Along with all these, I was trained by a hardcore classical Guru, Smt .T Brinda. So the combination of these opposing mindsets is what gives my music the uniqueness that you have so generously referred to. I have not consciously adapted it, I have just followed my instincts and sensibilities.

BF: On your website you state your long-term vision is to preserve the art of South Indian classical music for future generations. Can you share with us more on how you are working towards achieving this goal? 

Aruna Sairam, ‘Back to the Blues’, 2018

AS: Yes, I believe that I have to play a big part in preserving South Indian Classical Music for future generations because I have been the lucky inheritor of such divine grace from great gurus, my parents, and other mentors. In fact, the concert that I did with the Bagri Foundation ‘Back to the Blues’ was towards this goal. These kinds of concerts, I feel, go a long way in taking Carnatic core music to the young generation of today. On the one hand, I continue to do very hardcore traditional Carnatic music concerts, which I feel I should continue doing to keep the grip and depth that I have on it. On the other hand, with my feet firmly planted on that ground, I do a lot of collaborative work with musicians from other genres like with Mandolin Maestro U Srinivas, Shankar Mahadevan the star of Bollywood Music, Tabla Maestro Ustad Zakir Hussain, Dominique Vellard, the exponent of Medieval and Gregorian Chants… Not to forget, the wonderful collaboration with Soumik Datta and the brilliant musicians – Al MacSween on Jazz Piano, Cormac Byrne on Bodhran Irish frame drum, Pirashanna Thevarajah on Carnatic percussion (mridangam, morsing, Kanjira and Tambourine) for the Bagri Foundation. These experiences have helped towards the goal of taking Carnatic music to the young generation and to people from far-flung areas who were never before exposed to this art form.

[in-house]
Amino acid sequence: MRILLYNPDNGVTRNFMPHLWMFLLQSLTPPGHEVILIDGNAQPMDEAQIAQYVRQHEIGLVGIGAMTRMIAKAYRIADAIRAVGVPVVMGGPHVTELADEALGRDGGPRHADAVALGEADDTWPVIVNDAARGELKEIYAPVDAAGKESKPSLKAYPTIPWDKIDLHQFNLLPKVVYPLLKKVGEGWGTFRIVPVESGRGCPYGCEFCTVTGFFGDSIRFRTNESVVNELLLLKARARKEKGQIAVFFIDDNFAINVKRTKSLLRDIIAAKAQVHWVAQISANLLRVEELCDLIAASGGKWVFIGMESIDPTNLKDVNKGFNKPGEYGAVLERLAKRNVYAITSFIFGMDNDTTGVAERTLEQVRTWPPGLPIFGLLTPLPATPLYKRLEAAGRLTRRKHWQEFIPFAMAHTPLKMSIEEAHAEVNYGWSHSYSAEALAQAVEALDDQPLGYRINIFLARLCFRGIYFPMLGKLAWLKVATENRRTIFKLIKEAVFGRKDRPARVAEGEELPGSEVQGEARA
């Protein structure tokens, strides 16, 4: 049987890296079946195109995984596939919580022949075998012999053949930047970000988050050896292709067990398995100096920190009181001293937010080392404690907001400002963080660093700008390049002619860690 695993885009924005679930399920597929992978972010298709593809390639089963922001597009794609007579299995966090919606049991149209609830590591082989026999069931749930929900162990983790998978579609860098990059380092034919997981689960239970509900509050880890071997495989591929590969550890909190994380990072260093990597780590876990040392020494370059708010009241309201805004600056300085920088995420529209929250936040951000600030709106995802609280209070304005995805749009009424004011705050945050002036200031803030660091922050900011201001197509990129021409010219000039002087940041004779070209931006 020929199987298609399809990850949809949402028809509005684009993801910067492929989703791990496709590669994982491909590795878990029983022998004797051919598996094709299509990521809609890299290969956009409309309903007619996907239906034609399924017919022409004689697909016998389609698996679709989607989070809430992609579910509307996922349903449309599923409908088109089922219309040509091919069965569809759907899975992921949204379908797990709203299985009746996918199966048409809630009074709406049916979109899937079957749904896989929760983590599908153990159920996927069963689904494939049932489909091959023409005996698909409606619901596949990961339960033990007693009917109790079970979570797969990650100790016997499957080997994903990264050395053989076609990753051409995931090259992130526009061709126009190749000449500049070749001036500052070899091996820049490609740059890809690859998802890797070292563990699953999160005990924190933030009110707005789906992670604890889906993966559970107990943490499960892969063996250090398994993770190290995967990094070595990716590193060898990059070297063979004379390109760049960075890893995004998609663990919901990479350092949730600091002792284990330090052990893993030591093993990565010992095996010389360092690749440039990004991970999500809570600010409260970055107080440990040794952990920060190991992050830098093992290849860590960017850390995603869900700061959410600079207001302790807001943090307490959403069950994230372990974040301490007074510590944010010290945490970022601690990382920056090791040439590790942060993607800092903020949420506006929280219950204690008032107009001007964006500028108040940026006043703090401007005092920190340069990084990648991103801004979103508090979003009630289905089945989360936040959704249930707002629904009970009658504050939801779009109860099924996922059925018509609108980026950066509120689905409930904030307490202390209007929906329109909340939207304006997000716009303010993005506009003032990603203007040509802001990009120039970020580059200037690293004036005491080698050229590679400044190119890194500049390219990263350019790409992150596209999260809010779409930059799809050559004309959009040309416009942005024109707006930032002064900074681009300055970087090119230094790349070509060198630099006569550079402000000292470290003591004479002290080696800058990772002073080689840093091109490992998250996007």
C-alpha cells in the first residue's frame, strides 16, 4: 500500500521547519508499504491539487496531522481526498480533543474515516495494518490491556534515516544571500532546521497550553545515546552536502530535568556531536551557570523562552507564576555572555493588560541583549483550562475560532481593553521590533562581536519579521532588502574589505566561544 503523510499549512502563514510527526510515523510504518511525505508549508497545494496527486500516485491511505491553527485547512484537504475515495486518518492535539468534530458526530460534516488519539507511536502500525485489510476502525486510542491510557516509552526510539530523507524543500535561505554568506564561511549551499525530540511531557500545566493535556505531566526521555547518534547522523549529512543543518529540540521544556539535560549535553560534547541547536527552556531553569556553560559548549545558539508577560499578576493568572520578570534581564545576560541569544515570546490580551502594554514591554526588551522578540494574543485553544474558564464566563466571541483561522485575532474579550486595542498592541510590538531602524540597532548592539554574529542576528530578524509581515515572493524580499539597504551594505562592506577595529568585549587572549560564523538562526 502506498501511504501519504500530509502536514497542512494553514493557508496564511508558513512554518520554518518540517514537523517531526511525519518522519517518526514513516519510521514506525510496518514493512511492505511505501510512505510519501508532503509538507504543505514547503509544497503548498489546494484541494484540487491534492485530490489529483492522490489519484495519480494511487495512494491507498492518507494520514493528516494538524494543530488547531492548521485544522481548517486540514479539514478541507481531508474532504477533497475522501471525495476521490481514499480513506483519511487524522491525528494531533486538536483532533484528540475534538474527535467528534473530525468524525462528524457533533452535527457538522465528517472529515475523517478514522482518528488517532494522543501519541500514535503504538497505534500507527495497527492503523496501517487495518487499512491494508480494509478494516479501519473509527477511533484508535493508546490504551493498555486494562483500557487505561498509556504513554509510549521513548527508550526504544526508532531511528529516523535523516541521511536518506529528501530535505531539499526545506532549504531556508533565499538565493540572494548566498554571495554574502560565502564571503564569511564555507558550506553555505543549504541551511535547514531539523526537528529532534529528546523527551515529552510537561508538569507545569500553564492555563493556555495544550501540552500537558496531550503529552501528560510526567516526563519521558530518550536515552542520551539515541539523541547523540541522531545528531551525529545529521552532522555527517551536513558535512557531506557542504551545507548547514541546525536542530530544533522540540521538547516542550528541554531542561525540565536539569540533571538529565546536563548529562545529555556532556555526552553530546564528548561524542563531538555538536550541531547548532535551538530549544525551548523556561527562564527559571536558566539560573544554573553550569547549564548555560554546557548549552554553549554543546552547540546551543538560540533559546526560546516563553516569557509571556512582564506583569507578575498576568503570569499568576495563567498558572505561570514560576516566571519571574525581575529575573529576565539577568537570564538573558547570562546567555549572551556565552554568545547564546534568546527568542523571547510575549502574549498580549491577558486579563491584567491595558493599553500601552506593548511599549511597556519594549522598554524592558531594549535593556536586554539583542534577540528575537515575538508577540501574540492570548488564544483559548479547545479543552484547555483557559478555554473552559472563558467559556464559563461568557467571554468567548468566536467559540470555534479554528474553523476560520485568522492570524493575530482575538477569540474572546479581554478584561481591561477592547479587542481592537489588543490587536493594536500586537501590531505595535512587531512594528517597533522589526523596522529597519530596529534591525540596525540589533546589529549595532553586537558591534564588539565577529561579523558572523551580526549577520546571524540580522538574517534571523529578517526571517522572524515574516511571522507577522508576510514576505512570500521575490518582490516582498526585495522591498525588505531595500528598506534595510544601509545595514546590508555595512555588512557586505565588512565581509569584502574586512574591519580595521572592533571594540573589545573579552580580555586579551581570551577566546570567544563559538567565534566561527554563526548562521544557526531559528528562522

Padma Shri awardee Aruna Sairam is widely acclaimed as the one of most illustrious exponents of Classical Carnatic music. She is a composer, collaborator, mentor, humanitarian, and speaker. In addition to her performances in India, Aruna has taken Carnatic music to the global arena, to prestigious venues including the Royal Albert Hall and Carnegie Hall. Currently Vice Chairperson of the Sangeet Natak Akademi, Ministry of Culture, Delhi, Aruna works towards the musical education of underprivileged students, through the Nadayogam Trust, which she founded in 2011. Aruna is grateful for the training she received under her mother Rajalakshmi Sethuraman, the legendary vocalist T. Brinda, and the mentorship from several other masters throughout her musical journey.  Her music erased geographic borders when she incorporated Abhang, a Western Indian musical form, into a traditional, South Indian concert. Aruna sings in 14 Indian languages. She has won the prestigious Sangita Kalanidhi awarded by the Music Academy, Chennai, one of the most prestigious institutions for Carnatic Music in India.

Interviewed by Alessandra Cianetti, Project Manager – May 2020.

Share on facebook
Share on google
Share on twitter
Share on linkedin